Such toxicities are typical for drugs on a “huge list” of small-molecule inhibitors that block VEGF and other tyrosine kinases, Rugo said. “The problem is that offtarget toxicity is making us unable to give enough dose to get an antitumor effect,” she said.
The researcher recalled a phase I study in which she gave the small-molecule inhibitor axitinib to a patient with TNBC. “Her tumor melted away from her chest wall until she became hypertensive two weeks later and seized,” Rugo recalled. “Once we reduced the dose so there was no uncontrollable hypertension, the tumor immediately came back.”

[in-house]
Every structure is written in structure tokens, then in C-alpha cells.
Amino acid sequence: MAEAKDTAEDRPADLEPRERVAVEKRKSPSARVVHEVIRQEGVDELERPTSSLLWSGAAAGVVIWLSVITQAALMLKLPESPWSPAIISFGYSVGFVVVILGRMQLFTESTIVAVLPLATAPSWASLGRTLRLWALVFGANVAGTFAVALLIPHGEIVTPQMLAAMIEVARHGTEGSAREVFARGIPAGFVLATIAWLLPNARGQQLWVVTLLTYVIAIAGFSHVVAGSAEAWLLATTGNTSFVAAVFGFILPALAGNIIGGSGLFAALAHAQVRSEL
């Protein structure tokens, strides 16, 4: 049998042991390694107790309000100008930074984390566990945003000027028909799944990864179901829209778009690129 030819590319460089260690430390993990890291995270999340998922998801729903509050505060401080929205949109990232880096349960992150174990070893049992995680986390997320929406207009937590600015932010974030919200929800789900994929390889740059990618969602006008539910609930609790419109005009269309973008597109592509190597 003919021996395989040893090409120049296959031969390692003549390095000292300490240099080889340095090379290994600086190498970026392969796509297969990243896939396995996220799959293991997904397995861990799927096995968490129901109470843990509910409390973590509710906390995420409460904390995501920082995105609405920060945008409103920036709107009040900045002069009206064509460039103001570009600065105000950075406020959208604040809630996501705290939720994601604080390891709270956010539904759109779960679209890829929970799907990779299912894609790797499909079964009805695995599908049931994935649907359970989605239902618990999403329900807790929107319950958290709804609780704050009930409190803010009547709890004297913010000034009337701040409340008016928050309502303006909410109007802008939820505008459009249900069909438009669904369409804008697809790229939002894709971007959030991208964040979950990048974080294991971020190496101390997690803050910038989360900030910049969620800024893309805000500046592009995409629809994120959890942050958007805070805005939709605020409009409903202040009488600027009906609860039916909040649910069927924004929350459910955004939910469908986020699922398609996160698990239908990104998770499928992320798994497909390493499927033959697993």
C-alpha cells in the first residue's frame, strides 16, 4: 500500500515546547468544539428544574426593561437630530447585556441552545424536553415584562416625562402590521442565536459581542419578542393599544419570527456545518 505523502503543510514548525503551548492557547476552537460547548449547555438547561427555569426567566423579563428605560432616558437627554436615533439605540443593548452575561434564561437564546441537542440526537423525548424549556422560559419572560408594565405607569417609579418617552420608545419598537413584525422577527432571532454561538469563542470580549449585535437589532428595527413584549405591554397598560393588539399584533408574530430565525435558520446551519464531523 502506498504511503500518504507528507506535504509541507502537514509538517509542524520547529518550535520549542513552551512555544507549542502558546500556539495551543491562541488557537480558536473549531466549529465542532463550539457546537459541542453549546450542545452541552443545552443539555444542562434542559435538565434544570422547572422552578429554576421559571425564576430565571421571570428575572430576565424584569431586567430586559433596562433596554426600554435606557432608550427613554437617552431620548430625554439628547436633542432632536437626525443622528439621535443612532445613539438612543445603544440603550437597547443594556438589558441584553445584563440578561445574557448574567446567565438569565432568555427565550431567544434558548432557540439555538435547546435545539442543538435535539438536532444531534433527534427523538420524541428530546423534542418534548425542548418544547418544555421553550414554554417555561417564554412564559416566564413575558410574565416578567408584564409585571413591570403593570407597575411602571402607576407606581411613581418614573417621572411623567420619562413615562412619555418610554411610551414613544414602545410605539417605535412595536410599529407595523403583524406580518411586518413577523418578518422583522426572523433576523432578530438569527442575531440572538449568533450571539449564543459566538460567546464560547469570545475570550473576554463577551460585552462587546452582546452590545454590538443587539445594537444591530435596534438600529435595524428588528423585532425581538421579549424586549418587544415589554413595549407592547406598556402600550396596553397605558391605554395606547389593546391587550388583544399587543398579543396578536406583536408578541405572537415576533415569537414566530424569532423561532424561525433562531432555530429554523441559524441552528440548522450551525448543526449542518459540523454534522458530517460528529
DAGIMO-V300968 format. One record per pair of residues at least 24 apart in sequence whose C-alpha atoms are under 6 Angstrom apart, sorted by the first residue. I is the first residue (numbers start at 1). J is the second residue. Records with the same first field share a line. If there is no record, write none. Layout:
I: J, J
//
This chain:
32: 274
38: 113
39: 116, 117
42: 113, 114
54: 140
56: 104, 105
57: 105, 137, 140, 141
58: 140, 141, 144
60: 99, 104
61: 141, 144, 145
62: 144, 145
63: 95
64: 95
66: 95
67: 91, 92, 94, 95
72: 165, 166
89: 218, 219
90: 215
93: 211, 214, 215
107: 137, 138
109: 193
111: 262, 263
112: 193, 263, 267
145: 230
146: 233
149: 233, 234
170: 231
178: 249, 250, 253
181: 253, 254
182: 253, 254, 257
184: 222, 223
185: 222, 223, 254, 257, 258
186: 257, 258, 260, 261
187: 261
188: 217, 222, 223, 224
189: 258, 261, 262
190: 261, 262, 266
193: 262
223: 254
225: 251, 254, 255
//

“Maybe, by looking at other ways of blocking angiogenic pathways in the future, we can overcome that,” she said.
Agents targeting the VEGF ligand
VEGF and PIGF
Agents targeting the VEGF Receptors
VEGFR2, PDGFR, c-Kit
VEGFR1/2; (PDGFR, c-Kit)
Raf, VEGFR1/2; c-Kit
VEGFR1/2 PDGFR, c-Kit
VEGFR1/2; PDGFR, c-Kit
VEGFR, FGFR, PDGFR
Rugo H. Role of angiogenesis inhibition in breast cancer today. Presented at: 11th International Congress on the Future of Breast Cancer; July 26-28, 2012; Coronado, CA.